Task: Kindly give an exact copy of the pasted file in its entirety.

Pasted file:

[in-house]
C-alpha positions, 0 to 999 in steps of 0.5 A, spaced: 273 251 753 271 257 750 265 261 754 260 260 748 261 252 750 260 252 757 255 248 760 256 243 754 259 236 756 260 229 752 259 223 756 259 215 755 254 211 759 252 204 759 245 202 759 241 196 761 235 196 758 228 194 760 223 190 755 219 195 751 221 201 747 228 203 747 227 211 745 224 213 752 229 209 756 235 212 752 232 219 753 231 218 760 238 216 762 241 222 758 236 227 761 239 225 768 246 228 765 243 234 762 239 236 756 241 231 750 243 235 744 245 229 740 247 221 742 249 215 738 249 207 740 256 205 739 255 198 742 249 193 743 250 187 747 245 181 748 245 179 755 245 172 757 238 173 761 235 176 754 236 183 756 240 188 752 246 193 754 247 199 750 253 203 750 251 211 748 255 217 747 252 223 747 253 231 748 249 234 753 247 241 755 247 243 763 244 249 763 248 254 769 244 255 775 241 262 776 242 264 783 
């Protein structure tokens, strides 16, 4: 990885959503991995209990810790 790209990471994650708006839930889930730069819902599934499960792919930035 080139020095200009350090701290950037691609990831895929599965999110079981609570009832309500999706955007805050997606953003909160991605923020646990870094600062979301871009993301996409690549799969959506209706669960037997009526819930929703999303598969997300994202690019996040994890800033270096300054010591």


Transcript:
[in-house]
C-alpha positions, 0 to 999 in steps of 0.5 A, spaced: 273 251 753 271 257 750 265 261 754 260 260 748 261 252 750 260 252 757 255 248 760 256 243 754 259 236 756 260 229 752 259 223 756 259 215 755 254 211 759 252 204 759 245 202 759 241 196 761 235 196 758 228 194 760 223 190 755 219 195 751 221 201 747 228 203 747 227 211 745 224 213 752 229 209 756 235 212 752 232 219 753 231 218 760 238 216 762 241 222 758 236 227 761 239 225 768 246 228 765 243 234 762 239 236 756 241 231 750 243 235 744 245 229 740 247 221 742 249 215 738 249 207 740 256 205 739 255 198 742 249 193 743 250 187 747 245 181 748 245 179 755 245 172 757 238 173 761 235 176 754 236 183 756 240 188 752 246 193 754 247 199 750 253 203 750 251 211 748 255 217 747 252 223 747 253 231 748 249 234 753 247 241 755 247 243 763 244 249 763 248 254 769 244 255 775 241 262 776 242 264 783 
């Protein structure tokens, strides 16, 4: 990885959503991995209990810790 790209990471994650708006839930889930730069819902599934499960792919930035 080139020095200009350090701290950037691609990831895929599965999110079981609570009832309500999706955007805050997606953003909160991605923020646990870094600062979301871009993301996409690549799969959506209706669960037997009526819930929703999303598969997300994202690019996040994890800033270096300054010591």